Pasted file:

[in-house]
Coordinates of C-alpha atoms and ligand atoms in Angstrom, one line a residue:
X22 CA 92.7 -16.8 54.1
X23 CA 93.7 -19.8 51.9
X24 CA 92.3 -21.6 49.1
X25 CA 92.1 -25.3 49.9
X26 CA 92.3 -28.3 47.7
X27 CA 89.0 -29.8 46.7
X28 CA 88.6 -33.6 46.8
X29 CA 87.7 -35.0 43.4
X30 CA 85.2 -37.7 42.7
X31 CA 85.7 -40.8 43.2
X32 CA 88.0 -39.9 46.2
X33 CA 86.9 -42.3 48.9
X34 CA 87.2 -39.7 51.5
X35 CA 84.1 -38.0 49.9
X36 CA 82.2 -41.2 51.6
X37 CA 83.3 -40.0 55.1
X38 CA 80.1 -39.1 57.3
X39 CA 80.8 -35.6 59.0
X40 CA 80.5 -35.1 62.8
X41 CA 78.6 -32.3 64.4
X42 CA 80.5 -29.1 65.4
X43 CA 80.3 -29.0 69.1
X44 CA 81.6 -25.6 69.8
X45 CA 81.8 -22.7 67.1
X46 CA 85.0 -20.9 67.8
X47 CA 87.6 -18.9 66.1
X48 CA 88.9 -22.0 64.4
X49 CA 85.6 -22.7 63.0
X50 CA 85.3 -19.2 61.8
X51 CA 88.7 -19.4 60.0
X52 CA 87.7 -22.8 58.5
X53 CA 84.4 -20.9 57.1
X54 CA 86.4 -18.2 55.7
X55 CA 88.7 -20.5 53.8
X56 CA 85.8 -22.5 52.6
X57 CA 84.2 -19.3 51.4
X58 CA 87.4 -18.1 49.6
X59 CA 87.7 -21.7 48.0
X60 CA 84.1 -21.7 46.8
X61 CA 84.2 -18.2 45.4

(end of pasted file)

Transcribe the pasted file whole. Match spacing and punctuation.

[in-house]
Coordinates of C-alpha atoms and ligand atoms in Angstrom, one line a residue:
X22 CA 92.7 -16.8 54.1
X23 CA 93.7 -19.8 51.9
X24 CA 92.3 -21.6 49.1
X25 CA 92.1 -25.3 49.9
X26 CA 92.3 -28.3 47.7
X27 CA 89.0 -29.8 46.7
X28 CA 88.6 -33.6 46.8
X29 CA 87.7 -35.0 43.4
X30 CA 85.2 -37.7 42.7
X31 CA 85.7 -40.8 43.2
X32 CA 88.0 -39.9 46.2
X33 CA 86.9 -42.3 48.9
X34 CA 87.2 -39.7 51.5
X35 CA 84.1 -38.0 49.9
X36 CA 82.2 -41.2 51.6
X37 CA 83.3 -40.0 55.1
X38 CA 80.1 -39.1 57.3
X39 CA 80.8 -35.6 59.0
X40 CA 80.5 -35.1 62.8
X41 CA 78.6 -32.3 64.4
X42 CA 80.5 -29.1 65.4
X43 CA 80.3 -29.0 69.1
X44 CA 81.6 -25.6 69.8
X45 CA 81.8 -22.7 67.1
X46 CA 85.0 -20.9 67.8
X47 CA 87.6 -18.9 66.1
X48 CA 88.9 -22.0 64.4
X49 CA 85.6 -22.7 63.0
X50 CA 85.3 -19.2 61.8
X51 CA 88.7 -19.4 60.0
X52 CA 87.7 -22.8 58.5
X53 CA 84.4 -20.9 57.1
X54 CA 86.4 -18.2 55.7
X55 CA 88.7 -20.5 53.8
X56 CA 85.8 -22.5 52.6
X57 CA 84.2 -19.3 51.4
X58 CA 87.4 -18.1 49.6
X59 CA 87.7 -21.7 48.0
X60 CA 84.1 -21.7 46.8
X61 CA 84.2 -18.2 45.4